If you build it, they will come.

That’s what Dan Auerbach, The Black Keys frontman and go-to record producer, must’ve thought when he first opened his Easy Eye Studio in Nashville.

“Sometimes I feel like I created my own Field of Dreams,” Auerbach says.

For his first solo LP in eight years, Auerbach recruited some of Nashville’s most respected players to collaborate, including John Prine, Duane Eddy, Jerry Douglas and more.

Imbued with Music City’s rich history, “Waiting On A Song” is a Nashville love letter that pays homage to classic ’70s AM radio without becoming bogged down by nostalgia.

Ahead of the album’s release on Friday, Auerbach talked with the Daily News about launching his new record label, collaborating with his heroes and getting to work with “the greatest living soul singer.”

New York Daily News: It’s been eight years since your last solo album. You’ve been pretty active since then with other projects like The Black Keys and The Arcs, as well as producing a few albums by artists like Lana Del Ray and Dr. John. Why was now the right time for a new Dan Auerbach record?

Dan Auerbach: I don’t know. I didn’t plan on it. It just happened. You never know when it’s going to be the right time. The right time just happens, you know what I mean? Any time you try to plan these things, it doesn’t work as well.

I started this project last year. Last summer, I made the conscious decision to stop touring, to take a break. Right when I did that, I started to do these co-writes in Nashville, which is this traditional Nashville songwriter thing that I’d never really taken part in. Out of those sessions, which I completely got addicted to, I started writing all these songs. And then I needed to record them. All of sudden, I had a record.

NYDN: How do you think Nashville has changed you as a musician?

DA: I’ve always been very serious about music and I’ve always loved recording. I love being in the studio. Nashville’s just helped me do more of that. It hasn’t really changed me that much. I still do all the same things that I’ve always done.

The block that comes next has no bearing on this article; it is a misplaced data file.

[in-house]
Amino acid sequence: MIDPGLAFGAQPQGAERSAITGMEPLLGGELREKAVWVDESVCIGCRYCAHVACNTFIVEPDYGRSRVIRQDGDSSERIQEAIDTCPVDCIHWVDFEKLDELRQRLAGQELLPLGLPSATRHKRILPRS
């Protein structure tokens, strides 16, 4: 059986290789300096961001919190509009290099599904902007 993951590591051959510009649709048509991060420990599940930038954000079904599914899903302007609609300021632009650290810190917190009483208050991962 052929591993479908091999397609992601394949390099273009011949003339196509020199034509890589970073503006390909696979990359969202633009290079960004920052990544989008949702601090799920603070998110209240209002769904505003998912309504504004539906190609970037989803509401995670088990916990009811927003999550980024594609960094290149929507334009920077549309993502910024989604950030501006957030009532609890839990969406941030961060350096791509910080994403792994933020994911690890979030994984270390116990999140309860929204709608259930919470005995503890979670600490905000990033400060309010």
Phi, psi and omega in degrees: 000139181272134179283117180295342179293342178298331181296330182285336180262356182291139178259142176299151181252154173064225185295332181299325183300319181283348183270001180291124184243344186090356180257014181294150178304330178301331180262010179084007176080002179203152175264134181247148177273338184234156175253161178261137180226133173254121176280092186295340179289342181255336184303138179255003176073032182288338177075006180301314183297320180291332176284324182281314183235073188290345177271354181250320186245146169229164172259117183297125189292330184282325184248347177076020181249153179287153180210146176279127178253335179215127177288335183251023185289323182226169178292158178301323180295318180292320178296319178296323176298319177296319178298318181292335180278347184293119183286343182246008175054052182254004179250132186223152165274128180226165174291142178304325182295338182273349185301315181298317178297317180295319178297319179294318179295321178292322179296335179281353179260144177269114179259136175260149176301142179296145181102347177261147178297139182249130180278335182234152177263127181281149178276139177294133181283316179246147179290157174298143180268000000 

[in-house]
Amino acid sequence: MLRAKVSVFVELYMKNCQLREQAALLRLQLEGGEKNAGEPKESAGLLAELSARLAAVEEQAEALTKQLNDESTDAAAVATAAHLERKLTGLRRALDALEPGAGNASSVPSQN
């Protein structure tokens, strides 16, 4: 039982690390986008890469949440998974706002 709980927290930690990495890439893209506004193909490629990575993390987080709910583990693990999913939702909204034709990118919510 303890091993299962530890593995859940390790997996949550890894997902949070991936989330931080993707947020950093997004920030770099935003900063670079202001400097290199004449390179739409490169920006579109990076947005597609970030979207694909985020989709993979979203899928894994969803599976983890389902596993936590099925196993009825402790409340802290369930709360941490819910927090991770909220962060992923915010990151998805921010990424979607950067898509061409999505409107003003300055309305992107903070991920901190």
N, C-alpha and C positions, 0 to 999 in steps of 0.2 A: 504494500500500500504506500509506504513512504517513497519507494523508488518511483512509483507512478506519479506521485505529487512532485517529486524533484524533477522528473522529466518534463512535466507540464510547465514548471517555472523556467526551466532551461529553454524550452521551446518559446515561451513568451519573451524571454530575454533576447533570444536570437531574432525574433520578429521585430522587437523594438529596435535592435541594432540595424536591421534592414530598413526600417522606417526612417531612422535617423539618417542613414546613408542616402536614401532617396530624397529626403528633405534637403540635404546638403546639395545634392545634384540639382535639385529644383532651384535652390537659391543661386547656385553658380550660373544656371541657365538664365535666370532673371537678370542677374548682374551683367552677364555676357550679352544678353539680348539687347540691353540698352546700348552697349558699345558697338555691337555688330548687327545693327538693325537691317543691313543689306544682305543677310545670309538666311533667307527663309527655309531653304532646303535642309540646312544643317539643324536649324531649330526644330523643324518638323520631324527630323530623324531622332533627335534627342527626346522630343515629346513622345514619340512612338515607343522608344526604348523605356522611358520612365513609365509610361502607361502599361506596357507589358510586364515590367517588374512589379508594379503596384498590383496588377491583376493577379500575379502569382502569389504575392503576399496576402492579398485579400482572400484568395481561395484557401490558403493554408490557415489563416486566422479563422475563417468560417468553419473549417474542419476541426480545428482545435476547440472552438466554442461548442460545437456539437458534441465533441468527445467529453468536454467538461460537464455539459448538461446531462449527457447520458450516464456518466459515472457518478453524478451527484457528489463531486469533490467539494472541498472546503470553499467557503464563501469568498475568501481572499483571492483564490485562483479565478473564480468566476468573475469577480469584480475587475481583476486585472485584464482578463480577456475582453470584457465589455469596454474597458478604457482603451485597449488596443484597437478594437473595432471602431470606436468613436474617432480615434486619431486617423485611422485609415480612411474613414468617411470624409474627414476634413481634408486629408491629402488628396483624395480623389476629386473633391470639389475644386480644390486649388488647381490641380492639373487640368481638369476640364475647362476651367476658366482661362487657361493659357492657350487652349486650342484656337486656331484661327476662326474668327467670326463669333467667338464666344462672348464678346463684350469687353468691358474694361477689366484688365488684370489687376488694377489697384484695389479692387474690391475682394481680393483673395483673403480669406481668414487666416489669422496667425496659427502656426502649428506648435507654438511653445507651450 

I was raised playing bluegrass music, so I have that in my blood. This is definitely home to bluegrass, so that’s always attracted me to Nashville. But now I get to be around all these great bluegrass musicians, guys who, just like me, have dedicated their entire lives to playing music.

NYDN: John Prine is one of those musicians who collaborated with you on this record. What’s your relationship like?

DA: I would consider John a friend. I see him every once in a while.

We started getting together last summer when one of my buddies introduced me to Prine, and we invited him to come over to one of our writing sessions. That’s when we started writing together. I think we’ve written eight or nine songs now.

NYDN: How did you have to alter your approach writing with another person?

DA: I think that I was so used to doing it that it wasn’t a big deal. By the time John came around, I’d been writing every day for a couple months with different writers. So I was kind of used to it. I think you lose any self-consciousness pretty quickly.